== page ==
South Australian Railways
Class operators South Australian Railways
Provenance V & SAR
Ownership Port Dock Station Railway Trust
Built by S.A.R Islington Workshops
Entered service 29th October 1923
Condemned 16th October 1974
Entered the museum 16th April 1975
Length (over coupling points) 73’ 8’’ (22.45m)
Bogie centres 53’ 10’’ (16.4 metres)
Height 13’ 8’’ (4.17 metres)
Width 9’ 6’’ (2.9 metres)
Seating capacity 72
In the early 1900s a rolling stock programme was agreed upon between the Victorian and South Australian Railways to provide more modern and considerably larger passenger cars for use on the express trains between Adelaide and Melbourne, to replace the original jointly owned cars placed in service between 1886 and 1890.
Between 1906 and 1923 a total of 44 vehicles of matching design were constructed at both Newport and Islington Workshops. The complement comprised 14 first class sleeping cars, 10 first class sitting cars, 10 second class sitting cars, 6 brake vans, 2 mail sorting vans and 2 mail baggage vans. After the initial construction between 1906 and 1908 of 4 sleeping cars, 6 each first and second class sitting cars, 4 brake vans and the mail sorting and baggage vans, the 1907/1908 South Australian Railways Report stated, ‘The new express train, as a whole, so far as accommodation is concerned, forms one of the best in the Commonwealth, and is probably equal to any other train in the world’.
Sleeping cars and first class sitting cars were constructed at Newport Workshops, Victoria, as well as the mail sorting and baggage vans, while the second class sitting cars and brake vans were constructed at Islington Workshops, South Australia (except that the first two jointly owned brake vans were constructed at Newport and exchanged with two constructed at Islington, these latter two became Victorian vehicles).
Whilst the sleeping cars were not numbered or classified, but named after rivers in Victoria and South Australia, the first and second class sitting cars and the brake vans were classified and numbered with similar vehicles which the Victorian Railways built for internal use in Victoria. The mail van classifications also followed the Victorian Railways’ principles. During 1910, the Victorian classification system was simplified and these latter classifications were carried by joint stock vehicles until they were condemned. The original and later classifications were:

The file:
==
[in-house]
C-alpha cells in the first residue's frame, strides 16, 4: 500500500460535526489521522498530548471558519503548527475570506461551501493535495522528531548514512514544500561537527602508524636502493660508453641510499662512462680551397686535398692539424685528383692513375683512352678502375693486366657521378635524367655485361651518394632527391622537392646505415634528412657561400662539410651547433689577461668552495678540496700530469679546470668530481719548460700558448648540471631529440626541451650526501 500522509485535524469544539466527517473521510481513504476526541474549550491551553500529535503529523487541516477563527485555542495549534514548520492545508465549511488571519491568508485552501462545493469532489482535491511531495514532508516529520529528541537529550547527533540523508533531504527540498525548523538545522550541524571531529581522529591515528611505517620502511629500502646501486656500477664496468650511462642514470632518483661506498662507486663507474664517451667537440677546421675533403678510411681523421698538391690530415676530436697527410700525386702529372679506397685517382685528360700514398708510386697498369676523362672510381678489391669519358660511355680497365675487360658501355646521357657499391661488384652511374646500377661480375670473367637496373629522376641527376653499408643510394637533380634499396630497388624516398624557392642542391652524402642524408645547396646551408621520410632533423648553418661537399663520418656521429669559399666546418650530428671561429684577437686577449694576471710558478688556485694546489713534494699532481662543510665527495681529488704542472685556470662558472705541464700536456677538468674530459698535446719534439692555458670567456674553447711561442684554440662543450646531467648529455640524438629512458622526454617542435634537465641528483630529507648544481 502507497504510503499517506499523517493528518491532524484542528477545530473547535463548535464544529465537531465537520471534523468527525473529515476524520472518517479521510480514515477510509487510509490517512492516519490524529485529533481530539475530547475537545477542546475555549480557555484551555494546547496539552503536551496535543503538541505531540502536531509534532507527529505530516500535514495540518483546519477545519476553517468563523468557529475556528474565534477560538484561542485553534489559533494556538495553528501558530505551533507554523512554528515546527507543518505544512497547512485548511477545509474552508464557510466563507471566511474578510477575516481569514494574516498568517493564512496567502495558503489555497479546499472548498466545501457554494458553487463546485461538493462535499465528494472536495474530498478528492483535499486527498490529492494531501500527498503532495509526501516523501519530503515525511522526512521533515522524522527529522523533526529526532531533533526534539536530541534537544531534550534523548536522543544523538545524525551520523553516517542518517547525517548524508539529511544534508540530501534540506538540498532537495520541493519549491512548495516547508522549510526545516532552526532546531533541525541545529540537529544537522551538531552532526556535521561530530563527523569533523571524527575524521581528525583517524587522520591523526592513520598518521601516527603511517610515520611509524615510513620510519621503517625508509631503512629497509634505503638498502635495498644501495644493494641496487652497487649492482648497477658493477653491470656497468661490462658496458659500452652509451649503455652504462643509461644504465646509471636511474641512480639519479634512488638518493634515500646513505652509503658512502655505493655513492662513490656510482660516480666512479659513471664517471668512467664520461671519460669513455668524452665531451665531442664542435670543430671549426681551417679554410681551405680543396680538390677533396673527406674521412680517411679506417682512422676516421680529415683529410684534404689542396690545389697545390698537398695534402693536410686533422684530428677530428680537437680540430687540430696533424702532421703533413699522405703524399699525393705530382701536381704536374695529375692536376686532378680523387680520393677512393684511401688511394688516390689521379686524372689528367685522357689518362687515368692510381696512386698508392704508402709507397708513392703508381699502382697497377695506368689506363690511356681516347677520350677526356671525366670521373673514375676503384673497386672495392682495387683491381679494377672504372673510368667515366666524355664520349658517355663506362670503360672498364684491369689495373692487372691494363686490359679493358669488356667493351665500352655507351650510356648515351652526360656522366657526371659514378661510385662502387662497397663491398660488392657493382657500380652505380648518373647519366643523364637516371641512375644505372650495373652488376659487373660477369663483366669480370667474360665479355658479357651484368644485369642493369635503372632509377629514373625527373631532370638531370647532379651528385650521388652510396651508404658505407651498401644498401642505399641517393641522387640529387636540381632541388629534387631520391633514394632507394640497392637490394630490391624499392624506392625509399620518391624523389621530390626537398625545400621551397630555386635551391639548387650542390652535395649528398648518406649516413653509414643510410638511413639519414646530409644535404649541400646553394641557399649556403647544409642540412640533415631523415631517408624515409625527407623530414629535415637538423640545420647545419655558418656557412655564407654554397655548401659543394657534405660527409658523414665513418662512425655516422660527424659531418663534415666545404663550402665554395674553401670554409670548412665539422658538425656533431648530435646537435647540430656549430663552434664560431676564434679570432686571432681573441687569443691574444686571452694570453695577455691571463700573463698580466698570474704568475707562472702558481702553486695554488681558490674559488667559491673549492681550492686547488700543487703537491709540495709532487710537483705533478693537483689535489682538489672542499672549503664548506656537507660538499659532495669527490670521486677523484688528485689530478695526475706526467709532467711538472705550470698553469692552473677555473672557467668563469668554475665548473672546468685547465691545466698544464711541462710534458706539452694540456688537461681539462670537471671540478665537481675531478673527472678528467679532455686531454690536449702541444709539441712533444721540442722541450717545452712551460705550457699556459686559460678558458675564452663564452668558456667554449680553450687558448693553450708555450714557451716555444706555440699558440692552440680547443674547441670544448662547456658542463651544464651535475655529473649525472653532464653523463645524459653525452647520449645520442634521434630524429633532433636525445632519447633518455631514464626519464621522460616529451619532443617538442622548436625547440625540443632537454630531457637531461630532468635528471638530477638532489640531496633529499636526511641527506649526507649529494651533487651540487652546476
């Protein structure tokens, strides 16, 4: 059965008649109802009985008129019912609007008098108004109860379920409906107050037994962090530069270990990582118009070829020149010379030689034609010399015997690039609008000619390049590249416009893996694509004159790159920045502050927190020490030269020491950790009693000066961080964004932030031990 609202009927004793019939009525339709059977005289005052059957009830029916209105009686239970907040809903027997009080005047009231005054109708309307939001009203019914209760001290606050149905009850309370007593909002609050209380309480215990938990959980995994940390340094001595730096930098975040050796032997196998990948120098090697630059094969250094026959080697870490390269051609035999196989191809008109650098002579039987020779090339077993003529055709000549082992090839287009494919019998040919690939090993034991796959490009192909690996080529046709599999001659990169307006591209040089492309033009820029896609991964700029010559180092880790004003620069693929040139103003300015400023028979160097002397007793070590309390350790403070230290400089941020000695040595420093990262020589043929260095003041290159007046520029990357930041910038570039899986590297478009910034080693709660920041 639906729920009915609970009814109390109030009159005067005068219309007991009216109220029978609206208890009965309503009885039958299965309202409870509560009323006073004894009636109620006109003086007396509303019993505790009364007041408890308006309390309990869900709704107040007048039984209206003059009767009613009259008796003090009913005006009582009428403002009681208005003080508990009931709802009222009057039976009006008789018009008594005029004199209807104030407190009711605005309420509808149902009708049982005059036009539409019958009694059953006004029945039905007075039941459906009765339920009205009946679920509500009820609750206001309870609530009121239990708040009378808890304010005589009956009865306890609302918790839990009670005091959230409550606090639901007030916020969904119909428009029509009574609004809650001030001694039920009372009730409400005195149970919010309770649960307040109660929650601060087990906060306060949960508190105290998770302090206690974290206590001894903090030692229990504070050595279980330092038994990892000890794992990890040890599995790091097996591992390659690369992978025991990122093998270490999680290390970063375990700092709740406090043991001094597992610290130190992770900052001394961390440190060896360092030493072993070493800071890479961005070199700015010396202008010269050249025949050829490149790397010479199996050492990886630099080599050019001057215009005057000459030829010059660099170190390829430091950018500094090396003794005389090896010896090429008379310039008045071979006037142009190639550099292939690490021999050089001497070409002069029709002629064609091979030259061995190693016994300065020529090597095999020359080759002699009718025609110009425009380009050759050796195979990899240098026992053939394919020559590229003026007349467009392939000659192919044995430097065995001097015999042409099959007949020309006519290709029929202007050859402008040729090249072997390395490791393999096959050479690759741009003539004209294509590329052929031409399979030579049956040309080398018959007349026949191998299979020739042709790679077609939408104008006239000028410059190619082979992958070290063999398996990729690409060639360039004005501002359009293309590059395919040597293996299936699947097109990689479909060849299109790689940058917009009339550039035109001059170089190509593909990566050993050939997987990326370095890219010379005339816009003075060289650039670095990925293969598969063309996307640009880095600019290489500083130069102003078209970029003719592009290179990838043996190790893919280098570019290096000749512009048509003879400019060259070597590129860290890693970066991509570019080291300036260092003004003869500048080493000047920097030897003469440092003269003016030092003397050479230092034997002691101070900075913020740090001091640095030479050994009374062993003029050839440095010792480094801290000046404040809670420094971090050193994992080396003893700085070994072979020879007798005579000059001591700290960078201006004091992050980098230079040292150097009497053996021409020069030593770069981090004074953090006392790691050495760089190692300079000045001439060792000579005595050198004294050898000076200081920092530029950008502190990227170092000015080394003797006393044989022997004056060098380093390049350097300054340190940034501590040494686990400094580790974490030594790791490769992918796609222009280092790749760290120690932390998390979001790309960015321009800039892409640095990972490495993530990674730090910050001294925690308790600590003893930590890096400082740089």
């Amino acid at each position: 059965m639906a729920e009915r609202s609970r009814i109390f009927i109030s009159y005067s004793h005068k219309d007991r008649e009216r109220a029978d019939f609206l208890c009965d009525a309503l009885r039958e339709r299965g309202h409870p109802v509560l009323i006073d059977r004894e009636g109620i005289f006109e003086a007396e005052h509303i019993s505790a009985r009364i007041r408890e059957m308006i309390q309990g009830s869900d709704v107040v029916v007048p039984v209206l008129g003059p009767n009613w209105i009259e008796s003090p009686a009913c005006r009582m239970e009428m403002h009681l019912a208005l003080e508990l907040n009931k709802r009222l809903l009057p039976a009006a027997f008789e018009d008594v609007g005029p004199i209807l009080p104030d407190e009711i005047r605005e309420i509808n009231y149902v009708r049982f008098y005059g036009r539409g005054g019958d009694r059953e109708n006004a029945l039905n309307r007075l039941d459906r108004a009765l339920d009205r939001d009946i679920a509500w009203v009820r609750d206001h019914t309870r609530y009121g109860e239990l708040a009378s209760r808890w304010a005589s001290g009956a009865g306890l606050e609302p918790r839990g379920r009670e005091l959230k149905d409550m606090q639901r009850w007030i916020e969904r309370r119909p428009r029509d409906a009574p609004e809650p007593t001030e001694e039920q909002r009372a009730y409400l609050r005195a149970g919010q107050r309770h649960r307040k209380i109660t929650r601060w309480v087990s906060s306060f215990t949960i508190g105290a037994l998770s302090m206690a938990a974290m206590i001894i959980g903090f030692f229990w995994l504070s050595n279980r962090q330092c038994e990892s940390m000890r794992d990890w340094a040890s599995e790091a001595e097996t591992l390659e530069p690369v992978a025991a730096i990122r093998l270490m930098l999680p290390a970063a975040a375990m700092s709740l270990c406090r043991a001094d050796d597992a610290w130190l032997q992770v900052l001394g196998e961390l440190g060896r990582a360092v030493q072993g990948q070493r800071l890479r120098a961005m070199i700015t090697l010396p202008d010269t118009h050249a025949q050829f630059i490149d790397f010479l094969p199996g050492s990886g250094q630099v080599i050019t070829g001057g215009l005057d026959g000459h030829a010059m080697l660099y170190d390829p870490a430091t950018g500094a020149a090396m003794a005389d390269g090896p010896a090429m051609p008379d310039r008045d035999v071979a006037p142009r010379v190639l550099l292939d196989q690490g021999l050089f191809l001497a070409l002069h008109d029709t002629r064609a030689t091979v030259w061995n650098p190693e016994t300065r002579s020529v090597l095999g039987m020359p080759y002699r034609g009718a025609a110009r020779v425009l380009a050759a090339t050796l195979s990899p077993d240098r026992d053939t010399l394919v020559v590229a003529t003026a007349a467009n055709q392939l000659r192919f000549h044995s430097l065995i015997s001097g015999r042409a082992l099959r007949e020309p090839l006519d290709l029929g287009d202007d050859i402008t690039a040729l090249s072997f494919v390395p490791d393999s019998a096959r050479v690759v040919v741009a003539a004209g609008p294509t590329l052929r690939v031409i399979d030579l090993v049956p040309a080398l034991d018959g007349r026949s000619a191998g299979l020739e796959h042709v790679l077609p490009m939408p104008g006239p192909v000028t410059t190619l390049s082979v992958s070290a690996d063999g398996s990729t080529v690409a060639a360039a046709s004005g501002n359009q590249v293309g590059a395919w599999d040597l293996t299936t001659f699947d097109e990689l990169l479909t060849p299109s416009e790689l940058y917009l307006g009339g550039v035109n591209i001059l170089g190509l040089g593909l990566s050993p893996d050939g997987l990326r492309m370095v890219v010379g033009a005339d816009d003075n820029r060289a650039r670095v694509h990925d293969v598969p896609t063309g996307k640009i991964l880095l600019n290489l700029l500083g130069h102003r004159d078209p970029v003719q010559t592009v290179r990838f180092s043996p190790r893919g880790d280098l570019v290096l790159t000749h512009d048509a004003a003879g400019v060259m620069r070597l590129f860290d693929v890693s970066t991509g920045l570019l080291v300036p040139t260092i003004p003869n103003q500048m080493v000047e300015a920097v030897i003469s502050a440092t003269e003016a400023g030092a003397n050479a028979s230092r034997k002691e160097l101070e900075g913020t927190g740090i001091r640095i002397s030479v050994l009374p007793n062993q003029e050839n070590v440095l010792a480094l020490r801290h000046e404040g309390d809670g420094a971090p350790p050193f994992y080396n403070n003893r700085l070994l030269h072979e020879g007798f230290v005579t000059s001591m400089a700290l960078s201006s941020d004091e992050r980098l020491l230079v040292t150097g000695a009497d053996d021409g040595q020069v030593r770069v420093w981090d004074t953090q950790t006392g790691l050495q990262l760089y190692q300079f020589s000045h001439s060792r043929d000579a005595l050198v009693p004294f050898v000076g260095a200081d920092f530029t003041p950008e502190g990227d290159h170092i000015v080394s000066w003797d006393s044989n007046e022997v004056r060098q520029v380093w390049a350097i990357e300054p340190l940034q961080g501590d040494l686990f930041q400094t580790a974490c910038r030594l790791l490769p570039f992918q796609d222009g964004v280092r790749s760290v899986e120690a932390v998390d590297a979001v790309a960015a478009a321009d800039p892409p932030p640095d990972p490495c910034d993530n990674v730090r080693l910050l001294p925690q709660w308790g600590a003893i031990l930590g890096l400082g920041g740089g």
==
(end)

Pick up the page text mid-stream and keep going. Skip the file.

First class sitting cars – ‘AVE’ then ‘AE’
Second class sitting cars – ‘BVE’ then ‘BE’
Brake vans – ‘DVE’ then ‘CE’
Mail baggage vans – ‘EEB’ then ‘D’
Mail sorting vans – ‘EES’ then ‘DS’ (later ‘D’ when mail sorting en route ceased)
Alterations to the passenger carrying cars were few during their life, although the cars built between 1906 and 1908 originally had gas lighting while all cars and vans had underframe alterations for the fitting of automatic couplers in the mid-1930s. Also, for the 1936 Centenary of South Australia, the joint stock vehicles were painted green and yellow with black horizontal lining, this colour scheme being maintained until construction of the air-conditioned cars in 1949. The title ‘The Overland’ in chrome plate letters was affixed to the letter board on each side of the passenger carrying cars when the green colour scheme was introduced.
BE42 is one of the later second class cars and was issued to traffic from Islington Workshops on 29th October 1923. It is one of two jointly owned passenger carrying cars which had steel protection panels affixed over the original tongue and groove timber exterior sheathing (the ‘Onkaparinga’ was the other car and the ‘CE´s’ and ‘D’ vans had partial sheathing).